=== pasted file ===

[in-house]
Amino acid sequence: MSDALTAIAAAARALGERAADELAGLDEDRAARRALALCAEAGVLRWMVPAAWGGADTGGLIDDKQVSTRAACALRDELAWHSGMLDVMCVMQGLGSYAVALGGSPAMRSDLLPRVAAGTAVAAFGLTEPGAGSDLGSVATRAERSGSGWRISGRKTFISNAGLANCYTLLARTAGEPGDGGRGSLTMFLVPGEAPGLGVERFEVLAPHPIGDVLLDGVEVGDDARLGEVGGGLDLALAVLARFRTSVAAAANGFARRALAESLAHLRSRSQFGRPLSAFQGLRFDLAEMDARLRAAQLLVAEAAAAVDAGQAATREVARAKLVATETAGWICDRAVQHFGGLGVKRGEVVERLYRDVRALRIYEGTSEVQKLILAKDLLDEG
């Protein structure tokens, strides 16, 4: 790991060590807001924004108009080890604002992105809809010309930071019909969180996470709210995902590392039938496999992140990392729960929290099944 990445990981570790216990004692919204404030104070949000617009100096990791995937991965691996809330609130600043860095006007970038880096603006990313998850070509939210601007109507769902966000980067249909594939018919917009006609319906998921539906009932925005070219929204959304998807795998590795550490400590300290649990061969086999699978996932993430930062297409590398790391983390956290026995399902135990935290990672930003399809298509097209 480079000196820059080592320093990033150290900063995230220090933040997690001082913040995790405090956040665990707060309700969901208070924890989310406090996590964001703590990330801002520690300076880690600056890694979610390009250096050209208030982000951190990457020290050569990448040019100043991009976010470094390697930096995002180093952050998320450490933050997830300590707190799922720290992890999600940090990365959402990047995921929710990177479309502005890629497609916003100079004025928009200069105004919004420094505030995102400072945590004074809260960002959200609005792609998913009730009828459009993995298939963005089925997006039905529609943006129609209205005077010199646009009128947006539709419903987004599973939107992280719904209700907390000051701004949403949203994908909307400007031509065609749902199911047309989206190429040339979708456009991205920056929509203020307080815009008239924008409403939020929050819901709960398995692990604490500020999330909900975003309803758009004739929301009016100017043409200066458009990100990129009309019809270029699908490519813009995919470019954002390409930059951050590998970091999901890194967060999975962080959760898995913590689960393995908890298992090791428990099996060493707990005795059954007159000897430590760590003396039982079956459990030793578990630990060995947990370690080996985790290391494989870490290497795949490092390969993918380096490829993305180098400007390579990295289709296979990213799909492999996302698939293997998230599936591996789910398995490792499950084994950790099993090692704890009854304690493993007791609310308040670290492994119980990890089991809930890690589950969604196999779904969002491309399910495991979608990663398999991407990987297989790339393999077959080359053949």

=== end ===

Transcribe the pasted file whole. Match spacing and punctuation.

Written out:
[in-house]
Amino acid sequence: MSDALTAIAAAARALGERAADELAGLDEDRAARRALALCAEAGVLRWMVPAAWGGADTGGLIDDKQVSTRAACALRDELAWHSGMLDVMCVMQGLGSYAVALGGSPAMRSDLLPRVAAGTAVAAFGLTEPGAGSDLGSVATRAERSGSGWRISGRKTFISNAGLANCYTLLARTAGEPGDGGRGSLTMFLVPGEAPGLGVERFEVLAPHPIGDVLLDGVEVGDDARLGEVGGGLDLALAVLARFRTSVAAAANGFARRALAESLAHLRSRSQFGRPLSAFQGLRFDLAEMDARLRAAQLLVAEAAAAVDAGQAATREVARAKLVATETAGWICDRAVQHFGGLGVKRGEVVERLYRDVRALRIYEGTSEVQKLILAKDLLDEG
């Protein structure tokens, strides 16, 4: 790991060590807001924004108009080890604002992105809809010309930071019909969180996470709210995902590392039938496999992140990392729960929290099944 990445990981570790216990004692919204404030104070949000617009100096990791995937991965691996809330609130600043860095006007970038880096603006990313998850070509939210601007109507769902966000980067249909594939018919917009006609319906998921539906009932925005070219929204959304998807795998590795550490400590300290649990061969086999699978996932993430930062297409590398790391983390956290026995399902135990935290990672930003399809298509097209 480079000196820059080592320093990033150290900063995230220090933040997690001082913040995790405090956040665990707060309700969901208070924890989310406090996590964001703590990330801002520690300076880690600056890694979610390009250096050209208030982000951190990457020290050569990448040019100043991009976010470094390697930096995002180093952050998320450490933050997830300590707190799922720290992890999600940090990365959402990047995921929710990177479309502005890629497609916003100079004025928009200069105004919004420094505030995102400072945590004074809260960002959200609005792609998913009730009828459009993995298939963005089925997006039905529609943006129609209205005077010199646009009128947006539709419903987004599973939107992280719904209700907390000051701004949403949203994908909307400007031509065609749902199911047309989206190429040339979708456009991205920056929509203020307080815009008239924008409403939020929050819901709960398995692990604490500020999330909900975003309803758009004739929301009016100017043409200066458009990100990129009309019809270029699908490519813009995919470019954002390409930059951050590998970091999901890194967060999975962080959760898995913590689960393995908890298992090791428990099996060493707990005795059954007159000897430590760590003396039982079956459990030793578990630990060995947990370690080996985790290391494989870490290497795949490092390969993918380096490829993305180098400007390579990295289709296979990213799909492999996302698939293997998230599936591996789910398995490792499950084994950790099993090692704890009854304690493993007791609310308040670290492994119980990890089991809930890690589950969604196999779904969002491309399910495991979608990663398999991407990987297989790339393999077959080359053949």